The third example is from CoSchedule. They call their editorial calendar the “Broad and General Calendar” because it shows multiple months and associated topics and sub-topics. It does not list the channels but still gives a clear picture of what’s to come.
Remember, this is a visual representation of your content. You should be able to look at your editorial calendar and clearly see the topics or themes to be covered throughout the year.
What should be (or shouldn’t be) included in an editorial calendar?
When creating your editorial calendar, certain pieces of information will be important to include in order to be of value to you and your team. Consider including some of the following elements, keeping in mind what is right for your team:
- Important dates (events, seasonality, etc.)
- Themes/Topics (subtopics may be relevant, too)
- Posting cadence (weekly, monthly, etc.)
- Key distribution channels (website, social media, etc.)
The calendar can also include content owners, assigning tasks to each team member responsible for producing the content. Stages of production (in progress, editing, approved, etc.), with the timelines associated for each, will further ensure transparency on upcoming material and provide clearer communication if delays are anticipated.
At the end of the day, the information contained in the editorial calendar should be those elements that help you and your team manage content in a more streamlined fashion. If an element begins to drag you down, and isn’t making your content life easier, then ditch it.
How often should you update and use an editorial calendar?
There’s no right or wrong time to start planning your editorial calendar for the year. But the earlier you tackle it, the more you give your team enough time to plan upcoming content. A strong editorial calendar at the start of the year will guide your content strategy, making sure everyone is aligned toward content goals. But it’s important to also allow flexibility. This shouldn’t be carved in stone–go ahead and make necessary changes along the way. Again, the editorial calendar is to be used as a guide, not a mandate.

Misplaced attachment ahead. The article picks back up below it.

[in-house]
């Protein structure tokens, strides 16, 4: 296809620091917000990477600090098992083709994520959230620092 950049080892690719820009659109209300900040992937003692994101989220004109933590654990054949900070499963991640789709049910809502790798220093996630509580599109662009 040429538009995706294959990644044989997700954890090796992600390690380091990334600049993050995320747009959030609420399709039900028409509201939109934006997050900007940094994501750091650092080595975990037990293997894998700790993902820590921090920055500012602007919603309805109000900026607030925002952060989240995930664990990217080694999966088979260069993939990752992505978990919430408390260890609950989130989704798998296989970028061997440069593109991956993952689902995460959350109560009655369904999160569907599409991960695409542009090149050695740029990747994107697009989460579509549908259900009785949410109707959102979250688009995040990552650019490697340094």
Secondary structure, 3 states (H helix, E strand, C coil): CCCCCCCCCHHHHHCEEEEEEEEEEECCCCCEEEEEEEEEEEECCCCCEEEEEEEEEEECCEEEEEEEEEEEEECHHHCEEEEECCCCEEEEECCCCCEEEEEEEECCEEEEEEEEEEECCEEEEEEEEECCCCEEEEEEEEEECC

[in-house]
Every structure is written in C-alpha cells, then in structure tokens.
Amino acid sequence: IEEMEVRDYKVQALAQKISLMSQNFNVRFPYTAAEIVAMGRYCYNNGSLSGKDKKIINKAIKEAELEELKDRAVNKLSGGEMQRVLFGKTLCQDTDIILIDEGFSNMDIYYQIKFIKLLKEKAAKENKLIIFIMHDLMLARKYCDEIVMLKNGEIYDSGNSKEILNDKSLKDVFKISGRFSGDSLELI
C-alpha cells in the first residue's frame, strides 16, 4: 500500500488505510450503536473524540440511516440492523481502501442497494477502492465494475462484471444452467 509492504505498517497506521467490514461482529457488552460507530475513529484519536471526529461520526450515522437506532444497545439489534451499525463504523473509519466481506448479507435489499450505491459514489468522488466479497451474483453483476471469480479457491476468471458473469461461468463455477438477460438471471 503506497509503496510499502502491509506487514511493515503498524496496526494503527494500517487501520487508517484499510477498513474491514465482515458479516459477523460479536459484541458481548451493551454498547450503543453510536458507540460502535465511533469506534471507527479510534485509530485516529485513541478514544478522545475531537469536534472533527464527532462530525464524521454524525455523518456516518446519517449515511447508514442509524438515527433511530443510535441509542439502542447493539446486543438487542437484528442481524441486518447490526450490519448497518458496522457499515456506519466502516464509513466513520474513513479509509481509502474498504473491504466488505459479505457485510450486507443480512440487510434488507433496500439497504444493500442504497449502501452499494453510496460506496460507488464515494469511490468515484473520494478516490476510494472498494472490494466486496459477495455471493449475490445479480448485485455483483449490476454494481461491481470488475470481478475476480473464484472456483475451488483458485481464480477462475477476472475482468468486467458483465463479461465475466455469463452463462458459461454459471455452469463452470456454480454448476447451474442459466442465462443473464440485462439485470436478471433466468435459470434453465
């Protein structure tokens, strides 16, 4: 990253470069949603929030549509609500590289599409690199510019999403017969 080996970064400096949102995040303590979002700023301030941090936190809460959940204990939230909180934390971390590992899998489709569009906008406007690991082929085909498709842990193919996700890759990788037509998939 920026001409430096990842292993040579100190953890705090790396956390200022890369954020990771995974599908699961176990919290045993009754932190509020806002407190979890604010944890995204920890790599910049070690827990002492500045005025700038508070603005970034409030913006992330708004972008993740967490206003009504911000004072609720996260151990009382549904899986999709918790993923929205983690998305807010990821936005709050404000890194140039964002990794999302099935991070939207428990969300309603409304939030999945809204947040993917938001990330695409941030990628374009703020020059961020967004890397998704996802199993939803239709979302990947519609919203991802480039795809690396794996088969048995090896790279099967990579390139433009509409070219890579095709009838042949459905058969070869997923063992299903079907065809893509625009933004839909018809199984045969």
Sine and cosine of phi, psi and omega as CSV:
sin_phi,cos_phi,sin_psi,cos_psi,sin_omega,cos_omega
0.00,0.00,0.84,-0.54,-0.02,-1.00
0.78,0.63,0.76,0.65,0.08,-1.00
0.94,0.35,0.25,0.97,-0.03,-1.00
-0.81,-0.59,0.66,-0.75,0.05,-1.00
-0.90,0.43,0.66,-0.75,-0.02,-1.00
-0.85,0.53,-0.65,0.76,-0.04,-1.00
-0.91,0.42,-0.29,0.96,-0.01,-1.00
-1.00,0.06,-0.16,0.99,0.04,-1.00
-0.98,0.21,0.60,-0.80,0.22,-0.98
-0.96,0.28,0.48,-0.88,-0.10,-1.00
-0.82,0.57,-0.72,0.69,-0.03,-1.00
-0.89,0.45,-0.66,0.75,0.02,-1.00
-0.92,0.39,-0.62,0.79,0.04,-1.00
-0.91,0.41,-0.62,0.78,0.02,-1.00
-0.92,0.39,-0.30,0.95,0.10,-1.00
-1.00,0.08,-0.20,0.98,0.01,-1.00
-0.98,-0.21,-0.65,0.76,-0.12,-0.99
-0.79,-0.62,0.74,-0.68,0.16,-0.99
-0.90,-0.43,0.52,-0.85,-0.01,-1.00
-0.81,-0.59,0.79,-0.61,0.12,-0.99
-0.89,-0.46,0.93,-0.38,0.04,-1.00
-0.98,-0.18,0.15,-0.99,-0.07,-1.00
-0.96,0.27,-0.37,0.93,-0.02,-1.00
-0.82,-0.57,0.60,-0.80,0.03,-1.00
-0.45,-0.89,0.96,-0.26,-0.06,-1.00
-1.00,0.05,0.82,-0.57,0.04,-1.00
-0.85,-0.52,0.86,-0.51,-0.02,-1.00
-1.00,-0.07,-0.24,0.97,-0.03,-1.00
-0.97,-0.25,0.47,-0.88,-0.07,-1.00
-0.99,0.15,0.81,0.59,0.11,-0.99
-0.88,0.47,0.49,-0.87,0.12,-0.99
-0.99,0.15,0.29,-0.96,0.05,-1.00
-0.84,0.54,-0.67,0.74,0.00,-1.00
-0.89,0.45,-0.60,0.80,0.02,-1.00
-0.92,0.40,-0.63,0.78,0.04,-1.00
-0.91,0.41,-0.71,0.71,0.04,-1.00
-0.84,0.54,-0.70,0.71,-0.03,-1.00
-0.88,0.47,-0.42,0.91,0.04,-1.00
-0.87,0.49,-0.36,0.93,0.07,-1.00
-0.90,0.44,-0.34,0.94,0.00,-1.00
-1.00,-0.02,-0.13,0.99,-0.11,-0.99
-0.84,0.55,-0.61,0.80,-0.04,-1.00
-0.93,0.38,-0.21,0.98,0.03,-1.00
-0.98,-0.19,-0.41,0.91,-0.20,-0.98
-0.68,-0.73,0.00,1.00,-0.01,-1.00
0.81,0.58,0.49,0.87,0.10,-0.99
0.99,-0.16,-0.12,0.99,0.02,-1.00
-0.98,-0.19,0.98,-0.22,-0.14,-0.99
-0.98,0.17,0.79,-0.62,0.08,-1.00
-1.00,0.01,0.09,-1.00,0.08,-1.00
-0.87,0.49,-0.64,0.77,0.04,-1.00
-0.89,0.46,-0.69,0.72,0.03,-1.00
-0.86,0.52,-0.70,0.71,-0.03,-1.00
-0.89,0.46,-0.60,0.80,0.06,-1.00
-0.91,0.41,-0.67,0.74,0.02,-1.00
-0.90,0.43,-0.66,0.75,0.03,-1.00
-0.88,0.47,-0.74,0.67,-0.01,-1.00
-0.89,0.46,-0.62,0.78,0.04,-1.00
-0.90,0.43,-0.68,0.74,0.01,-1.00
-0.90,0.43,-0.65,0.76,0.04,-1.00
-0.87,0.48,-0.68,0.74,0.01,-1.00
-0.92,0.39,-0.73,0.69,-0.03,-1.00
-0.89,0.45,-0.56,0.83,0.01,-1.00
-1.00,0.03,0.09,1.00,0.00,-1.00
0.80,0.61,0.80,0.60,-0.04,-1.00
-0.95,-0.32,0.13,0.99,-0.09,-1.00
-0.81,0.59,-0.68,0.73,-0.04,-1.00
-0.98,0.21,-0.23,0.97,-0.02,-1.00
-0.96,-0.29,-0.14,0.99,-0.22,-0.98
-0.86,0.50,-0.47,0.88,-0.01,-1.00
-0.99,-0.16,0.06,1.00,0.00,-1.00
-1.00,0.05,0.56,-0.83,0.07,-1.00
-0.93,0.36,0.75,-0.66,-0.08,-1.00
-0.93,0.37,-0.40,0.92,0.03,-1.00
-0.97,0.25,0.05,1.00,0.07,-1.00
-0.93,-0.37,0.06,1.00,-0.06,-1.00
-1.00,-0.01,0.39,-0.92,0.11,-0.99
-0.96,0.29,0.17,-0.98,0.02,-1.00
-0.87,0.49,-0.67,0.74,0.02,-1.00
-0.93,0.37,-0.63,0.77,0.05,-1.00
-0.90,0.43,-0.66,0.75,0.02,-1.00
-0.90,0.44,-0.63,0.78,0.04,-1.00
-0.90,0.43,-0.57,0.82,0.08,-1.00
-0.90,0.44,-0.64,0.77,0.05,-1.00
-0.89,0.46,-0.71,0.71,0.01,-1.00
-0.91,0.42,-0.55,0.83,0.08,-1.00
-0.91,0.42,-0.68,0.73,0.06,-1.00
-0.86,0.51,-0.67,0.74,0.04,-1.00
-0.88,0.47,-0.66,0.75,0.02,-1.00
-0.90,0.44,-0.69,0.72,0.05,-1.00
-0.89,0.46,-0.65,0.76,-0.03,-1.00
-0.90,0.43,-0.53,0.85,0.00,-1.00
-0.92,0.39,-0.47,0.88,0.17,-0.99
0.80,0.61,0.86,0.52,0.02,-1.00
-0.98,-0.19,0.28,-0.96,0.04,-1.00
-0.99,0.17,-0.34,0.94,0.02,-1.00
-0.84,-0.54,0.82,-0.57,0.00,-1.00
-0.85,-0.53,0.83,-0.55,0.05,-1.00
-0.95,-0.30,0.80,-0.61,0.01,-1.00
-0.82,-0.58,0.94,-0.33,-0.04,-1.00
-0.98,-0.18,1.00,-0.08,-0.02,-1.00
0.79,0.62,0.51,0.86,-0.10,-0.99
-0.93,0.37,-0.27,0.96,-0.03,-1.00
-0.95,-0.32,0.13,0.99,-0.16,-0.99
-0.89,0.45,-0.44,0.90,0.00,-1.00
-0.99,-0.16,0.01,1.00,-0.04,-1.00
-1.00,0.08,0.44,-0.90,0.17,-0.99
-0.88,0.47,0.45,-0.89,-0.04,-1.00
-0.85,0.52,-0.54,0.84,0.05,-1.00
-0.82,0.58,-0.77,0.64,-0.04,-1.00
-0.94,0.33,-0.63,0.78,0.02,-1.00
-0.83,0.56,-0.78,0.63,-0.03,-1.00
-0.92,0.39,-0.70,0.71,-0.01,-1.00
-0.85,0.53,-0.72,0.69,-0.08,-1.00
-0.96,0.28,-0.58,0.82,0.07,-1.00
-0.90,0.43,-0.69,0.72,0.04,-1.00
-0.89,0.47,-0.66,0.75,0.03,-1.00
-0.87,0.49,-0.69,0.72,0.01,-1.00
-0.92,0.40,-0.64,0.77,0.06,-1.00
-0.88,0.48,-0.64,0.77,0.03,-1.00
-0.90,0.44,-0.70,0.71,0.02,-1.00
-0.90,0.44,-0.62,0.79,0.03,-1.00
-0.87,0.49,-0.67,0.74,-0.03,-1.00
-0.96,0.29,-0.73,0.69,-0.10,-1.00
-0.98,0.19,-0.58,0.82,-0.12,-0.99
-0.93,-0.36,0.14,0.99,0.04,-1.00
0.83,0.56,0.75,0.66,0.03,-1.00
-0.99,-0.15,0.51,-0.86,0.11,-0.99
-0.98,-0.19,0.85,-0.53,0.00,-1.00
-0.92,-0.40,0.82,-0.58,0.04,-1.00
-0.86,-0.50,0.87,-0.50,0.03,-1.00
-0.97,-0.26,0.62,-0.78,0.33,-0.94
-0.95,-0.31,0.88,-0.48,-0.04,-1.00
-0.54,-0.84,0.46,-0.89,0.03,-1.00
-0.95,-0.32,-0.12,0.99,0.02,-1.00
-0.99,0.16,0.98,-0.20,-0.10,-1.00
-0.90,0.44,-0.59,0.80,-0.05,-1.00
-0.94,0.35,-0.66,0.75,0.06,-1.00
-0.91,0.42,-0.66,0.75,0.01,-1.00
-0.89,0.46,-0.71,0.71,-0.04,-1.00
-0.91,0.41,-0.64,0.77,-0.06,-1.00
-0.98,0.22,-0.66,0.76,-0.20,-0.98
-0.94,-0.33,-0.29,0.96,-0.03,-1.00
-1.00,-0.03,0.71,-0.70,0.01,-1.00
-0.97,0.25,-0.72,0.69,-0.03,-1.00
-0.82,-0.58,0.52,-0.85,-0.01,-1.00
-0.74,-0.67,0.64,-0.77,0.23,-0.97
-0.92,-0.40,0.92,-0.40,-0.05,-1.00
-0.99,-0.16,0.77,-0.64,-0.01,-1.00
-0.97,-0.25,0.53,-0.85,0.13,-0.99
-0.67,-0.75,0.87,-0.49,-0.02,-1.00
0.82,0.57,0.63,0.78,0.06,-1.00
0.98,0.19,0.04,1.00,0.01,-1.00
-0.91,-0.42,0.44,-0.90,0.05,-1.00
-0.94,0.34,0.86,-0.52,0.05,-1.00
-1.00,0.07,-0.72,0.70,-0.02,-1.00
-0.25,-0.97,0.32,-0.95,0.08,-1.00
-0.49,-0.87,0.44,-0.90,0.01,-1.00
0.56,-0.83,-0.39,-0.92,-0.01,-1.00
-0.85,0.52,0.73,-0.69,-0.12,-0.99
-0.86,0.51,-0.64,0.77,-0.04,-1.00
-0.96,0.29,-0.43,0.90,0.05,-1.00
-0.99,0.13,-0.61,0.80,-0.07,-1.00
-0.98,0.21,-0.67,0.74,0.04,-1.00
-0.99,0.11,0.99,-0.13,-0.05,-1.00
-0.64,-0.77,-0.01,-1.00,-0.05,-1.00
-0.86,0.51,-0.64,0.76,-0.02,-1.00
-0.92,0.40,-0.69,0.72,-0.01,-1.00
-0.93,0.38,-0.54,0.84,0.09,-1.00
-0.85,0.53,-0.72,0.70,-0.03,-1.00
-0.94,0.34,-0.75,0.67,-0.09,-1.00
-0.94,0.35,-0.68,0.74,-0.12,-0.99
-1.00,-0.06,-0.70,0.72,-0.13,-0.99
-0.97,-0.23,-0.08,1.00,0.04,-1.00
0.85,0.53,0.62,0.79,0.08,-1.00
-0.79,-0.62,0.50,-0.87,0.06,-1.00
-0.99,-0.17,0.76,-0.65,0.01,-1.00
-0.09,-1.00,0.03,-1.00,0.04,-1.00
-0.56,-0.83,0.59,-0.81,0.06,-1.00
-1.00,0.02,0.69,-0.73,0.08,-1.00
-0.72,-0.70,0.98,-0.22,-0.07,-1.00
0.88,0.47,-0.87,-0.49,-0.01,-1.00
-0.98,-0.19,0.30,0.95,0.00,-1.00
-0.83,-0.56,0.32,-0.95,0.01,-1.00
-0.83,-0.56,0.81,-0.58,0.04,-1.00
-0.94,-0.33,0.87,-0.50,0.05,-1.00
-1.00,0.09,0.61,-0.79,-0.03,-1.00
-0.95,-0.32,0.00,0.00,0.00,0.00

We also recommend you refer to the calendar early and often. In practice, this means using the calendar to keep your content organized and on schedule. If your marketing team has a weekly touch-base, it can be a great idea to pull up the editorial calendar at each meeting to do a quick review. This ensures the calendar stays fresh in the minds of users.
Finally, it’s critical to measure your content’s performance along the way. If future content is planned, but hasn’t shown to resonate with your audience, change the plan. This helps you better serve your audience by focusing on topics that are important to them.
Do you need an editorial calendar tool, and, if so, how do you select one?
Depending on the size of your team and budget, you may not need a robust tool to manage your editorial calendar. It usually depends on the amount of content you publish. If you aren’t publishing multiple pieces of content each week across a large number of platforms, you may be able to get away with just a spreadsheet. Just be sure it is accessible to your entire team.
But while a living, breathing, shared document is manageable for most teams to use, a formal tool is often easier, cleaner, and automated for this exact purpose. For those reasons, several tools exist in the marketplace. Some of those have free versions, like Trello, Airtable, and Meistertask, while others are paid subscriptions. Our Convince & Convert team uses CoSchedule’s paid tool, which we like a lot.
Whichever option you choose, make sure it fits the needs of your team.
If you are trying to figure out where to start, begin by keeping it simple. Create one single editorial calendar via spreadsheet to work from. It’s hard to keep track of everything when it’s in different places. And it makes it even more difficult for your team to know what they should be doing when. By keeping everything in one place, communication is streamlined, expectations are set, and efforts are not duplicated. And, the more organized it is, the easier it will be to get buy-in from your team to use the calendar.
Let’s return, for a moment, to Jane our marketing manager. In recent months, Jane has put together an editorial calendar for her and her team. She started simply, with a color-coded Excel template stored on a shared drive. And her team has begun reviewing the calendar at their weekly meetings.
The results have shown. Not only does Jane feel more comfortable managing her content requirements, but her team’s content have become very consistent. Even better, her teammates have begun engaging with the calendar. Some of them have even sent her emails with content ideas, including the exact date where the idea would fit into the calendar!
Hopefully, Jane’s example highlights for you the power and simplicity of the editorial calendar. With this tool in your arsenal, you are fully capable of managing high-quality, relevant content and delivering it on a consistent schedule.
This post was originally written by Nathan Ellering in 2015, and updated extensively by Donna Mostrom in 2019.